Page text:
Keeping trades short also allows for investors/traders to minimise their losses and re-strategise their trading plan! Realising losses doesn’t necessarily mean that you are bad at trading, but admitting that you have taken a wrong selection and getting out before it is too late proves that you are more successful than the rest!

Put Warrants

Trading in a volatile market is definitely not a smooth and effortless journey for many, even for veterans in the market.

So, how do you avoid catching a falling knife and trade according to the trend?

With the market diving into bearish territory, we could consider trading structured-put stocks.

To simply put it, Structure-put stocks or put warrants are a type of security that gives the holder the right (but not the obligation) to sell a given quantity of an underlying asset for a specified price on or before a specified date. Typically put warrant prices increases when the underlying share price decreases.

put warrants

Source: M+ Online

For instance, when the FBM KLCI and its’ futures (FKLI) tumbles close to 100 points in a single day, the FBM KLCI-H shares outperformed. However, traders/investors should take note on the mechanism of each structured warrant that has their own distinct parameters (liquidity, maturity date, gearing, premium, exercise level).

(To learn more on Put Warrants. Check it out on Macquarie’s website. Click here)

High-Quality Dividend Stocks

Generally, dividend-paying stocks are usually profitable for a long period of time. These stocks generally face lower volatility, providing long-term investors with a recurring stream of income over time. Investors who possess long-term holding power may look into stocks that payout handsome dividends over the years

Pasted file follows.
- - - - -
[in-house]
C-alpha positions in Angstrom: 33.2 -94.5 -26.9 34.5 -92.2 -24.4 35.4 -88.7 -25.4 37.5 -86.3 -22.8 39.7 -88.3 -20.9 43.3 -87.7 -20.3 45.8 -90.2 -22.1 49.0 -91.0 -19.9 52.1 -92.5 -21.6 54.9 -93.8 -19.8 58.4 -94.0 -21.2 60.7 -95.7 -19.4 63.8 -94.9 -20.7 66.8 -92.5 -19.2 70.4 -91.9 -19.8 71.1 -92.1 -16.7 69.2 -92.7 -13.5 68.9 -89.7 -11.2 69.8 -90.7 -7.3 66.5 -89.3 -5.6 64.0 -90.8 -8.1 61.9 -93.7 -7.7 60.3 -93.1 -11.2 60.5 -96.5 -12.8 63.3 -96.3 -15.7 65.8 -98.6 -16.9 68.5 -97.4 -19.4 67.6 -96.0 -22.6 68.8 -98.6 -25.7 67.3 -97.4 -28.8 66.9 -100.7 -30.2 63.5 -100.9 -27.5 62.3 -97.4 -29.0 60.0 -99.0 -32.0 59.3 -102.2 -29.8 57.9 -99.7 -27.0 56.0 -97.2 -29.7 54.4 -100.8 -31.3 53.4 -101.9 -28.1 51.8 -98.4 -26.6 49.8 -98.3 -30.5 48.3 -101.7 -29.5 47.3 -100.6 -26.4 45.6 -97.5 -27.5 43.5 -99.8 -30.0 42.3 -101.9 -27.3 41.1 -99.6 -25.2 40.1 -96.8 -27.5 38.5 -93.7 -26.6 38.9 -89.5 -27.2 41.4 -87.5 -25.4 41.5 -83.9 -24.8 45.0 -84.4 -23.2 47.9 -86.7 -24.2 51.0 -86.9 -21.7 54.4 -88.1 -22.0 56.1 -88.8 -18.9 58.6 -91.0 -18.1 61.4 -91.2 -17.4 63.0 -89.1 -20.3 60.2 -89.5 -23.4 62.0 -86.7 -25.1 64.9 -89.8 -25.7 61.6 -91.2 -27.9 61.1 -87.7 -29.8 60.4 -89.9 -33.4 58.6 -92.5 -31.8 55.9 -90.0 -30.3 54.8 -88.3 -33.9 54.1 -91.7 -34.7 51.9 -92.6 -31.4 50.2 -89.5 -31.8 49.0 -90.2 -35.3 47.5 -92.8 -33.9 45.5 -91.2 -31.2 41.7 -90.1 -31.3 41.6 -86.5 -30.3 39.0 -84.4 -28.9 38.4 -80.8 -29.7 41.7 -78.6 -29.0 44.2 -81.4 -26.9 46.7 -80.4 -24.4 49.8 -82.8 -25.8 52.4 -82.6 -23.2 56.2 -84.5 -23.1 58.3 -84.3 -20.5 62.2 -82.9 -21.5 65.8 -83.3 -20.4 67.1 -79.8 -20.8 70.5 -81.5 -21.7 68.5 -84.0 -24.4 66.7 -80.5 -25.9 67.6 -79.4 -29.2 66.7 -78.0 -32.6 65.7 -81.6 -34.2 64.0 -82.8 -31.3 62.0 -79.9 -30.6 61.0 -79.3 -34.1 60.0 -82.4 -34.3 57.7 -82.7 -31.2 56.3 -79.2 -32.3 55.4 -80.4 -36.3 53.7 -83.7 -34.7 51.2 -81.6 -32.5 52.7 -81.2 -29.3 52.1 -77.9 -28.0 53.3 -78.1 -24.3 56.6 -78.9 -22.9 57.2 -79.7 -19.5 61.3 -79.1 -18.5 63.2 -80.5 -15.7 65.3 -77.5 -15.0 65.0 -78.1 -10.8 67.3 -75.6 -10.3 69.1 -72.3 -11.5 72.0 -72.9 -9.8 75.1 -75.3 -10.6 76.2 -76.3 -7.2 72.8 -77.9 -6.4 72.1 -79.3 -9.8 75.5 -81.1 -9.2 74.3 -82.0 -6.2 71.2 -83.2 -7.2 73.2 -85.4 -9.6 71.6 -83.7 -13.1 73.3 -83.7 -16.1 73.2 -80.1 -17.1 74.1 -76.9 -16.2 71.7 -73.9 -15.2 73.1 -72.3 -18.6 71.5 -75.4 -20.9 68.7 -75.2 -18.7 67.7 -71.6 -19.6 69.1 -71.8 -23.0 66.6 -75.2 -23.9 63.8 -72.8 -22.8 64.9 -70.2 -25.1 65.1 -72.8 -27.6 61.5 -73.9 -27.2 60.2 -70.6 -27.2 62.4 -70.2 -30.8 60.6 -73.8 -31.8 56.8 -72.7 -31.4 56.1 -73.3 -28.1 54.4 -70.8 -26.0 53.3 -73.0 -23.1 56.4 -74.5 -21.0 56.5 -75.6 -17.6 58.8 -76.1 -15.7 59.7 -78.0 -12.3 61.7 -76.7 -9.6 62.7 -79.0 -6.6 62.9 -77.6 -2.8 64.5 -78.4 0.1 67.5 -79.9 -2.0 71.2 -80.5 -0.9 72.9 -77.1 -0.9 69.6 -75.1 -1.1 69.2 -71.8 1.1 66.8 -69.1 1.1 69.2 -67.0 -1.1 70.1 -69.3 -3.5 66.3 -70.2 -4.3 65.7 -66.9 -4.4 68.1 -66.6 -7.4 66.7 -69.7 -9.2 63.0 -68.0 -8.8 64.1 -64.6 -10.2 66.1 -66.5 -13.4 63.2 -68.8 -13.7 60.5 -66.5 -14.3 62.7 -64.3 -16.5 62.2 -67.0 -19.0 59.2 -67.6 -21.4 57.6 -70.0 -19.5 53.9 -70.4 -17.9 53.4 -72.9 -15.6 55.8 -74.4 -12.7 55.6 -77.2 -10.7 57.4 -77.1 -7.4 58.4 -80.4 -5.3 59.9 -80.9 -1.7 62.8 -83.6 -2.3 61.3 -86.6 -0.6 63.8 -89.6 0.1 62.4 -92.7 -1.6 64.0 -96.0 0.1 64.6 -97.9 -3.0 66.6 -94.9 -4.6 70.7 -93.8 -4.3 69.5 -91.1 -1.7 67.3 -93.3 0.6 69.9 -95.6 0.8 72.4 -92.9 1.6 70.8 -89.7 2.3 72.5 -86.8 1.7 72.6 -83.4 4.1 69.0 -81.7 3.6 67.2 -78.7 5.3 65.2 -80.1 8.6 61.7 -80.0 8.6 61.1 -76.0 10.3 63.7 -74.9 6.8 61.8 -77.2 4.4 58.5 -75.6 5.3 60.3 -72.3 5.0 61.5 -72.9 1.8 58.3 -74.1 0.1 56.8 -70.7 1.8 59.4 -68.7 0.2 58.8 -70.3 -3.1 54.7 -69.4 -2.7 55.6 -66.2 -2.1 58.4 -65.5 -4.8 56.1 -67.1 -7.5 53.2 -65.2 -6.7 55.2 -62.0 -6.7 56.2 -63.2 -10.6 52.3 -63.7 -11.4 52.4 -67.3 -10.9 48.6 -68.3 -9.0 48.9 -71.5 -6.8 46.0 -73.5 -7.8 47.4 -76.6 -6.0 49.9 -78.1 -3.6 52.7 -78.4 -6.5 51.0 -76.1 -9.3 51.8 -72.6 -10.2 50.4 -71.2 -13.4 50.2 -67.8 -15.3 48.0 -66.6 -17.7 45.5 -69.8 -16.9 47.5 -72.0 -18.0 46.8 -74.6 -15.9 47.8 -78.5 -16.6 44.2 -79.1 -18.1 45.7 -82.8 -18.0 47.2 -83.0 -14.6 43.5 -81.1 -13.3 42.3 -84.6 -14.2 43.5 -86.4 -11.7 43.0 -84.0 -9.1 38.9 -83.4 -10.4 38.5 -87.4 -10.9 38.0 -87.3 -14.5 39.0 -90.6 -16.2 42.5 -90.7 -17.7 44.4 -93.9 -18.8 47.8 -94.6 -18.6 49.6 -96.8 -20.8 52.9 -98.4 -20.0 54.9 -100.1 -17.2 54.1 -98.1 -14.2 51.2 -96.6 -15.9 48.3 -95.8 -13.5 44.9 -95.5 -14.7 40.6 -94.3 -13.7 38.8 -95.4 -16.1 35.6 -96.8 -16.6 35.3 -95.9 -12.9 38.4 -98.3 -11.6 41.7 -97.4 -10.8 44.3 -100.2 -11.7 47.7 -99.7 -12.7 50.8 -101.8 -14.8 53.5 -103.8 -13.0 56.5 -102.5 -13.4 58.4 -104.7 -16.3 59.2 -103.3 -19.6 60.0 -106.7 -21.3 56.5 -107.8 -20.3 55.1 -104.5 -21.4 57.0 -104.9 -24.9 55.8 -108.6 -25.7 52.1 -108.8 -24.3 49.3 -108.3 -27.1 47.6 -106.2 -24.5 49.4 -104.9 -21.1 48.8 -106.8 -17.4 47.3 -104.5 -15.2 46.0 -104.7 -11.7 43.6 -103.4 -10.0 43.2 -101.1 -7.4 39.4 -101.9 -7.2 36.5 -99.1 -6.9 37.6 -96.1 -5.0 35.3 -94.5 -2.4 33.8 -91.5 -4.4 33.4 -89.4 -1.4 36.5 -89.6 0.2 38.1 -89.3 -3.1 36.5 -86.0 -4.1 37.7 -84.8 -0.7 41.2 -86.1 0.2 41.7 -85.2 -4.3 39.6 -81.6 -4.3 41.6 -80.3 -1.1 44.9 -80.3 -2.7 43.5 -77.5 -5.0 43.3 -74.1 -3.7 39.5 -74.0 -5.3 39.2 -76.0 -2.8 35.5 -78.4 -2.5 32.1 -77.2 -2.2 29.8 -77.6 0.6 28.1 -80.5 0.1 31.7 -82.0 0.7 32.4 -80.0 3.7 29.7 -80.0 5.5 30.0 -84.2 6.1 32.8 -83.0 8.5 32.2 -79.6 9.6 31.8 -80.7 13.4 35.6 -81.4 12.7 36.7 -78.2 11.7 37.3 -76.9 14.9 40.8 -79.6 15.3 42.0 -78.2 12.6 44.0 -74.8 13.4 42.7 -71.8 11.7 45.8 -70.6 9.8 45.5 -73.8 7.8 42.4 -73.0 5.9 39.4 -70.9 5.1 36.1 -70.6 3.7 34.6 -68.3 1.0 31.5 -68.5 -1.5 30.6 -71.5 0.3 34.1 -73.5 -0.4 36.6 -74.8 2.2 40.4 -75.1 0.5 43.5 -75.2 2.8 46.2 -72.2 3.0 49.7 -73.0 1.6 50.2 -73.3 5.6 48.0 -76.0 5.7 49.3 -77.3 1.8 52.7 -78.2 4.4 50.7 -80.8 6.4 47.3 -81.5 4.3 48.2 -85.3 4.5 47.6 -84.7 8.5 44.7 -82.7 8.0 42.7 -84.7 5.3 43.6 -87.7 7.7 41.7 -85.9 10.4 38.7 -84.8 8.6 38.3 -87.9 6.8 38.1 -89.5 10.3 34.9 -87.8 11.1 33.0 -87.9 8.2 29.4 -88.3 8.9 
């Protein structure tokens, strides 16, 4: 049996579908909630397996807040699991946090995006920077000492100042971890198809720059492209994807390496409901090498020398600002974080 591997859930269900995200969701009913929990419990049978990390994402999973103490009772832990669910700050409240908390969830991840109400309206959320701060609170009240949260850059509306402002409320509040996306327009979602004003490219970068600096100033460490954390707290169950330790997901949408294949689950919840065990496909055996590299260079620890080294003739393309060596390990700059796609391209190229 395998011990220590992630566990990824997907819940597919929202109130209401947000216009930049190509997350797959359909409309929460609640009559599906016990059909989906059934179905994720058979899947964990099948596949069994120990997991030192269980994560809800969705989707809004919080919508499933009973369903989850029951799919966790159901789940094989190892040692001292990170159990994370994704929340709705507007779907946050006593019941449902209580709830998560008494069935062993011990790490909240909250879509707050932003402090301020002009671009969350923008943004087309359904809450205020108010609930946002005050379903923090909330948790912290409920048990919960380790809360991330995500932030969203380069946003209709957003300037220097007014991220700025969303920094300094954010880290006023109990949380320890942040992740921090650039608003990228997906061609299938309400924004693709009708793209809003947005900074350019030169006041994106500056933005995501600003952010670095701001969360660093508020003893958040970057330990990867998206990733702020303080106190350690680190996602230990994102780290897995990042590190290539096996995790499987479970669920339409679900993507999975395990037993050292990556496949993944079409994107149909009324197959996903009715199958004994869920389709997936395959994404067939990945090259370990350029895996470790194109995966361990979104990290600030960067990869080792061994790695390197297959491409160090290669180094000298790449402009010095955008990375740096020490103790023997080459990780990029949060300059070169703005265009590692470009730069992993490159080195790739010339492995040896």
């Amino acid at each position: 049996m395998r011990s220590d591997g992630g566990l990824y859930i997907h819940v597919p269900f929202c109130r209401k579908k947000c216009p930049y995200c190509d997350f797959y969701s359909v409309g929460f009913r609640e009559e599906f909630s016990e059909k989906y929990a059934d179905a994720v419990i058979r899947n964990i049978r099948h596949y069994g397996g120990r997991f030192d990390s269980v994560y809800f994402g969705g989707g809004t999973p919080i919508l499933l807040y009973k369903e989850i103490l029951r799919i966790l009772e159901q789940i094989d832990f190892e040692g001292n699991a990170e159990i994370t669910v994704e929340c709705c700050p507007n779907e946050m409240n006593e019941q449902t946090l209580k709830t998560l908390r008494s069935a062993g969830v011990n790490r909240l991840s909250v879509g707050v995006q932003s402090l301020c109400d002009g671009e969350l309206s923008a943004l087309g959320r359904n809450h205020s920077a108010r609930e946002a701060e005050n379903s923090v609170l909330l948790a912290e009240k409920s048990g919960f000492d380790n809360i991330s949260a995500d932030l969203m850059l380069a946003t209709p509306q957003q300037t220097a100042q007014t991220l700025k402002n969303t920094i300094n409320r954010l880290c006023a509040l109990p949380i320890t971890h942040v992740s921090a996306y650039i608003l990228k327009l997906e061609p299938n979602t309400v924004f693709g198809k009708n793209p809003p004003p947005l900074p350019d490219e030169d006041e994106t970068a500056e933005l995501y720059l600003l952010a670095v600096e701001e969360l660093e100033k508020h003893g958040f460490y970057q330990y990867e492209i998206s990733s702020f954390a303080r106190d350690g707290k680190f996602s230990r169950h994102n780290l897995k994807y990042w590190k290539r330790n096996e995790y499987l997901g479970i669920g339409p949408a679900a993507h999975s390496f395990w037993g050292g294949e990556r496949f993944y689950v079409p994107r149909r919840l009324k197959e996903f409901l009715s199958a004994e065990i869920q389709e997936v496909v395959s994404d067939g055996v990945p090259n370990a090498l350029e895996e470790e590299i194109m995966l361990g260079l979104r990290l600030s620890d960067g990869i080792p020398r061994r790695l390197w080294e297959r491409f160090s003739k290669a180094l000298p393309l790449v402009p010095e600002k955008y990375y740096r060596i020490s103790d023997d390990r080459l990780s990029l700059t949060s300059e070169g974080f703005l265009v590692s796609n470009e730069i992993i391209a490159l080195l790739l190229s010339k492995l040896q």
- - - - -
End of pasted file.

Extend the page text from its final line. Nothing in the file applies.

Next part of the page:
dividend

source: M+ Online

On Bursa Malaysia, while the REITs sector that is defensive in nature owing to the recurring stream of income from tenancy lease agreements delivered on an average dividend of 7.1%. Most people tend to forget the note-worthy higher-than-average dividend-paying sector would be banking and utility sector. However, do keep in mind that the yields may not be maintained at current levels as a slowdown in business may affect profitability and in turn affect future dividend pay-out.

Risk Management

Now that you’ve known the right method and stocks that you can trade, adopting a proper risk management strategy is still critical. Here are 3 guidelines that you might want to follow.

  1. Set a risk tolerance level and act accordingly.

    When you purchase a share commit to a tolerance level and should the share price fall to said level you should stick to the plan and cut your losses!Example: Individual X bought a share at RM2.00 and sets a risk tolerance of 10%. Should the share price drop RM1.80 (-10%), Individual X should follow his plan and cut losses.
  2. Avoid taking large positions during a downturn

    Holding too many positions may cause a fire sale of your portfolio should any trade go against your expectations.

  3. Using margins to trade/invest

    This is not a great option as losses may be compounded over the longer term. In this market, it is advisable to trade within the amount that you can afford to lose, avoiding margin calls from brokerage firms, which may liquidate your position should share prices fall to a certain level.

The bottom line.

As you can see, we need not fear the bear market but to be prepared both strategically and mentally to face the market, it’s definitely not sunshine every day in the market, but hey ain’t that the fun in stock trading? Just make sure to tread carefully in this bear market and we shall be able to survive and prosper.

To learn more on trading in this market visit our website at mplusonline.com